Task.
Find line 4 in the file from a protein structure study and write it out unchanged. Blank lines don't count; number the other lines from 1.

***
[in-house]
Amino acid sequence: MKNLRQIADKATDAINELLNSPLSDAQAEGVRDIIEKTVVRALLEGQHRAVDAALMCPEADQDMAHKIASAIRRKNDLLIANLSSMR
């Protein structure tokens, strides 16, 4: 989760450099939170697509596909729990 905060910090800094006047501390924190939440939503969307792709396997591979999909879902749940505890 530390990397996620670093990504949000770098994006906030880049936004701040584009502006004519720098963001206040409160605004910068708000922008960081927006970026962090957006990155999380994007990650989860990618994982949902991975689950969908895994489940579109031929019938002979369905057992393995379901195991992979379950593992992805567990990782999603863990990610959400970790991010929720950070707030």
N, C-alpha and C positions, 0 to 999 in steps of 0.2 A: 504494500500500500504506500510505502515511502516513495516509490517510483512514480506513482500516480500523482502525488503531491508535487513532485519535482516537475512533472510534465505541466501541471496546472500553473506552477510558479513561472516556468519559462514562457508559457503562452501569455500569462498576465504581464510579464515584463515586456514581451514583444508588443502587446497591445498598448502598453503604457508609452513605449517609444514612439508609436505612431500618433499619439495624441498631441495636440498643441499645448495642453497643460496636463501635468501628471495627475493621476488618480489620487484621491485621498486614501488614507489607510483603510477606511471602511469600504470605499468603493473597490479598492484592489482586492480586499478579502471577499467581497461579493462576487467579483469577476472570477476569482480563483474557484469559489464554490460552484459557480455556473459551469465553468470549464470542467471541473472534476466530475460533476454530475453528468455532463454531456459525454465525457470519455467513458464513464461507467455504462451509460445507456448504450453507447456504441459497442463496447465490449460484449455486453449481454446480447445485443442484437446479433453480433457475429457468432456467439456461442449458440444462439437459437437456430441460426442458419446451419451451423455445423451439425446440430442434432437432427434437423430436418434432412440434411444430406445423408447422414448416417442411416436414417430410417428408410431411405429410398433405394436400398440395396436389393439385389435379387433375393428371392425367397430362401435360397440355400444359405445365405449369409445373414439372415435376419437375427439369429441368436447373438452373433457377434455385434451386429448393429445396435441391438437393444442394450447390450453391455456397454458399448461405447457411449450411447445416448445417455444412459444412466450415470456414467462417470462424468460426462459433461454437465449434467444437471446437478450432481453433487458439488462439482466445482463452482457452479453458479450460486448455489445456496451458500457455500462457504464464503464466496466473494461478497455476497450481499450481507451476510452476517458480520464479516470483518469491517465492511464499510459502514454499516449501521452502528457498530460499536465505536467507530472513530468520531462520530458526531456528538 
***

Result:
N, C-alpha and C positions, 0 to 999 in steps of 0.2 A: 504494500500500500504506500510505502515511502516513495516509490517510483512514480506513482500516480500523482502525488503531491508535487513532485519535482516537475512533472510534465505541466501541471496546472500553473506552477510558479513561472516556468519559462514562457508559457503562452501569455500569462498576465504581464510579464515584463515586456514581451514583444508588443502587446497591445498598448502598453503604457508609452513605449517609444514612439508609436505612431500618433499619439495624441498631441495636440498643441499645448495642453497643460496636463501635468501628471495627475493621476488618480489620487484621491485621498486614501488614507489607510483603510477606511471602511469600504470605499468603493473597490479598492484592489482586492480586499478579502471577499467581497461579493462576487467579483469577476472570477476569482480563483474557484469559489464554490460552484459557480455556473459551469465553468470549464470542467471541473472534476466530475460533476454530475453528468455532463454531456459525454465525457470519455467513458464513464461507467455504462451509460445507456448504450453507447456504441459497442463496447465490449460484449455486453449481454446480447445485443442484437446479433453480433457475429457468432456467439456461442449458440444462439437459437437456430441460426442458419446451419451451423455445423451439425446440430442434432437432427434437423430436418434432412440434411444430406445423408447422414448416417442411416436414417430410417428408410431411405429410398433405394436400398440395396436389393439385389435379387433375393428371392425367397430362401435360397440355400444359405445365405449369409445373414439372415435376419437375427439369429441368436447373438452373433457377434455385434451386429448393429445396435441391438437393444442394450447390450453391455456397454458399448461405447457411449450411447445416448445417455444412459444412466450415470456414467462417470462424468460426462459433461454437465449434467444437471446437478450432481453433487458439488462439482466445482463452482457452479453458479450460486448455489445456496451458500457455500462457504464464503464466496466473494461478497455476497450481499450481507451476510452476517458480520464479516470483518469491517465492511464499510459502514454499516449501521452502528457498530460499536465505536467507530472513530468520531462520530458526531456528538 